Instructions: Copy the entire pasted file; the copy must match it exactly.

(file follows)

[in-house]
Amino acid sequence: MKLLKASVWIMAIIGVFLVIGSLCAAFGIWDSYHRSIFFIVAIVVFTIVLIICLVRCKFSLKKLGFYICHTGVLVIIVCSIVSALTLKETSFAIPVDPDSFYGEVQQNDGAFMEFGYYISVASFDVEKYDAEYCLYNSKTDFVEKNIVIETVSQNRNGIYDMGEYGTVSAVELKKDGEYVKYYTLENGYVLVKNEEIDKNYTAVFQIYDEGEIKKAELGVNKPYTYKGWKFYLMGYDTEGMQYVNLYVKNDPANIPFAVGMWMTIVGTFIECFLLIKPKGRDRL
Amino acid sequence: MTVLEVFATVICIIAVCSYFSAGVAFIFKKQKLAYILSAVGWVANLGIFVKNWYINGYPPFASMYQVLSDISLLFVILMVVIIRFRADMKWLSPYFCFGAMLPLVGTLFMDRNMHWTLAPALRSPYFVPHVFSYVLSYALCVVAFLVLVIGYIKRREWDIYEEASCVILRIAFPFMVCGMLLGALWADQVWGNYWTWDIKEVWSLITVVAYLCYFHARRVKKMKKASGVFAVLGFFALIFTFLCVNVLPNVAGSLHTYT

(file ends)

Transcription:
[in-house]
Amino acid sequence: MKLLKASVWIMAIIGVFLVIGSLCAAFGIWDSYHRSIFFIVAIVVFTIVLIICLVRCKFSLKKLGFYICHTGVLVIIVCSIVSALTLKETSFAIPVDPDSFYGEVQQNDGAFMEFGYYISVASFDVEKYDAEYCLYNSKTDFVEKNIVIETVSQNRNGIYDMGEYGTVSAVELKKDGEYVKYYTLENGYVLVKNEEIDKNYTAVFQIYDEGEIKKAELGVNKPYTYKGWKFYLMGYDTEGMQYVNLYVKNDPANIPFAVGMWMTIVGTFIECFLLIKPKGRDRL
Amino acid sequence: MTVLEVFATVICIIAVCSYFSAGVAFIFKKQKLAYILSAVGWVANLGIFVKNWYINGYPPFASMYQVLSDISLLFVILMVVIIRFRADMKWLSPYFCFGAMLPLVGTLFMDRNMHWTLAPALRSPYFVPHVFSYVLSYALCVVAFLVLVIGYIKRREWDIYEEASCVILRIAFPFMVCGMLLGALWADQVWGNYWTWDIKEVWSLITVVAYLCYFHARRVKKMKKASGVFAVLGFFALIFTFLCVNVLPNVAGSLHTYT